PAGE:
Effects of a programme of vigorous physical activity during secondary school physical education on academic performance, fitness, cognition, mental health and the brain of adolescents (Fit to Study): study protocol for a cluster-randomised trial.
BACKGROUND: Early adolescence is a period of dynamic neurobiological change. Converging lines of research suggest that regular physical activity (PA) and improved aerobic fitness have the potential to stimulate positive brain changes, improve cognitive function and boost academic attainment in this age group, but high-quality studies are needed to substantiate these findings. The primary aim of the Fit to Study trial is to investigate whether short infusions of vigorous PA (VPA) delivered during secondary school physical education (PE) can improve attainment in maths, as described in a protocol published by NatCen Social Research. The present protocol concerns the trial's secondary outcome measures, which are variables thought to moderate or mediate the relationship between PA and attainment, including the effect of the intervention on cardiorespiratory fitness, cognitive performance, mental health and brain structure and function. METHOD: The Fit to Study project is a cluster-randomised controlled trial that includes Year 8 pupils (aged 12-13) from secondary state schools in South/Mid-England. Schools were randomised into an intervention condition in which PE teachers delivered an additional 10 min of VPA per PE lesson for one academic year, or a 'PE as usual' control condition. Intervention and control groups were stratified according to whether schools were single-sex or co-educational. Assessments take place at baseline (end of Year 7, aged 11-12) and after 12 months (Year 8). Secondary outcomes are cardiorespiratory fitness, objective PA during PE, cognitive performance and mental health. The study also includes exploratory measures of daytime sleepiness, attitudes towards daily PA and PE enjoyment. A sub-set of pupils from a sub-set of schools will also take part in a brain imaging sub-study, which is embedded in the trial. DISCUSSION: The Fit to Study trial could advance our understanding of the complex relationships between PA and aerobic fitness, the brain, cognitive performance, mental health and academic attainment during adolescence. Further, it will add to our understanding of whether school PE is an effective setting to increase VPA and fitness, which could inform future PA interventions and education policy. TRIAL REGISTRATION: ClinicalTrials.gov, NCT03286725 . Retrospectively registered on 18 September 2017. ClinicalTrials.gov, NCT03593863 . Retrospectively registered on 19 July 2018.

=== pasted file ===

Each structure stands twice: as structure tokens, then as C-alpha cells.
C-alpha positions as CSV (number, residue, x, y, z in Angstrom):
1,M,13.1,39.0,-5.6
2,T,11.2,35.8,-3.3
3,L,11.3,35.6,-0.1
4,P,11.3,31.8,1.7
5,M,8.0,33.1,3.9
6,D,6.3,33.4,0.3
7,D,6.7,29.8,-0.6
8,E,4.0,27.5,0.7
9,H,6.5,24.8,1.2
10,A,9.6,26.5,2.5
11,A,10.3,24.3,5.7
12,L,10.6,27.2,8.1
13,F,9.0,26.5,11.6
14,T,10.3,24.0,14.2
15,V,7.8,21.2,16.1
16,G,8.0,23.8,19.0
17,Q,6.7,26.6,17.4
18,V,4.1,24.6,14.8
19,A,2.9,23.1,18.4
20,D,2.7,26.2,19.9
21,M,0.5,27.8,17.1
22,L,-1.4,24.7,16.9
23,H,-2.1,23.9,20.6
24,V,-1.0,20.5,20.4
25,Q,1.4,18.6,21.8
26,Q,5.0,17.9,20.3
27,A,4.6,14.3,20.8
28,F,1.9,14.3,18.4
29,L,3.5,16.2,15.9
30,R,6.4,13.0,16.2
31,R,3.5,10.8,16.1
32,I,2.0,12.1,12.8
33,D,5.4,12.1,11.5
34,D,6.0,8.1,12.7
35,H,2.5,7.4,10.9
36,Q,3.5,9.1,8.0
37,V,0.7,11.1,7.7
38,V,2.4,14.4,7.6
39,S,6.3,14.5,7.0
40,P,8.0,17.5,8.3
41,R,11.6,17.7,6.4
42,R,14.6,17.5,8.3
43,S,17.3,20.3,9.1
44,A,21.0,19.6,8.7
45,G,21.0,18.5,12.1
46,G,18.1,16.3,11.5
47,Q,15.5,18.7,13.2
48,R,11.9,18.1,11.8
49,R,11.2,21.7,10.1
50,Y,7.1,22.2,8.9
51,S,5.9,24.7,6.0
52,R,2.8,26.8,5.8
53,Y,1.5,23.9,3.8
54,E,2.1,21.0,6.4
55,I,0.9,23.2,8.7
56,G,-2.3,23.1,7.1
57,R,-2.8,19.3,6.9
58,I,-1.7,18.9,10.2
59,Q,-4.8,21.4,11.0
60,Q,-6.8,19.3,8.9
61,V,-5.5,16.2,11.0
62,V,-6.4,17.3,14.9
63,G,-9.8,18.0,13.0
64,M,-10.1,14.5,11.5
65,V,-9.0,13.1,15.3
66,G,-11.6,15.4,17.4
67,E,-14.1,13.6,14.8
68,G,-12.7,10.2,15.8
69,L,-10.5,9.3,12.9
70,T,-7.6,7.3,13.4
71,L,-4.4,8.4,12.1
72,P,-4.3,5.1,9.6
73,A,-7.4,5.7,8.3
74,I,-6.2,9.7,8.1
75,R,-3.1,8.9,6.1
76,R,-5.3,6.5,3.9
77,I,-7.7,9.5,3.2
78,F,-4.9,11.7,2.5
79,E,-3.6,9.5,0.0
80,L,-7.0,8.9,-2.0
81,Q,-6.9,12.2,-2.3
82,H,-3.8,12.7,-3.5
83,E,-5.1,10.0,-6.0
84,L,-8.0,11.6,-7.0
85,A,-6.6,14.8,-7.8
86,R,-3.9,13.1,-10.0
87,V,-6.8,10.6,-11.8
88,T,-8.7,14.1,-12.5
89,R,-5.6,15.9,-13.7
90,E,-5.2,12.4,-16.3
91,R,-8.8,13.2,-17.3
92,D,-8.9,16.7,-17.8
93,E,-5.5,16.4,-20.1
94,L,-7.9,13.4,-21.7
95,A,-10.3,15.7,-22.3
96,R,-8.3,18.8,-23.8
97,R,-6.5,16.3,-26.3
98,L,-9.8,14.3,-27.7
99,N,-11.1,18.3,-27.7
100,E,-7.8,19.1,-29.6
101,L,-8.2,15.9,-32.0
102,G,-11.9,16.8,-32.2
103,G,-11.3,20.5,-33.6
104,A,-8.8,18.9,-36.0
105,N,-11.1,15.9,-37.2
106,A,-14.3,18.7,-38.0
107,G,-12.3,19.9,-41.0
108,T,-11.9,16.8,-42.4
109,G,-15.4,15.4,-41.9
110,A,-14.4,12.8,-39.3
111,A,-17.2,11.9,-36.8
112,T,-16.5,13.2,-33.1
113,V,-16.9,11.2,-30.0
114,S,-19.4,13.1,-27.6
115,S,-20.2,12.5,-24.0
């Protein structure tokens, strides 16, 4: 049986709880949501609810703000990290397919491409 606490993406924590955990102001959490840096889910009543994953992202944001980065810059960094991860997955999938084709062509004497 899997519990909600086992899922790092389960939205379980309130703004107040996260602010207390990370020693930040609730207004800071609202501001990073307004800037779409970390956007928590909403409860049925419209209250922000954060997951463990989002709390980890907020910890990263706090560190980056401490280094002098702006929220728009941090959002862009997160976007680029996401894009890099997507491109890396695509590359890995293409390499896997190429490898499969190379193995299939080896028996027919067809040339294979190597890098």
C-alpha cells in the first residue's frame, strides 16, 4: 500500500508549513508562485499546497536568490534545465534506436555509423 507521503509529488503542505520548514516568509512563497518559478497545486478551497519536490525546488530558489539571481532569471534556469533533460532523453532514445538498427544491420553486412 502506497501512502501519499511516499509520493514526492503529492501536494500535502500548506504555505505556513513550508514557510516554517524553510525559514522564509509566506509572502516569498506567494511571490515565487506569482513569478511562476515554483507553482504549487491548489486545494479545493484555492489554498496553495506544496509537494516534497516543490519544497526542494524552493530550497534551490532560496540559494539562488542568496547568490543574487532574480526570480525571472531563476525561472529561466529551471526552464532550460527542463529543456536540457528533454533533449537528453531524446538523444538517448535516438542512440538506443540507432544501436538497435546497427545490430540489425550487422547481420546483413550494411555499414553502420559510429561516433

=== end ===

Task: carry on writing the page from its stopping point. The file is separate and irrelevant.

Effects of gender, activity type, class location and class composition on physical activity levels experienced during physical education classes in British secondary schools: a pilot cross-sectional study.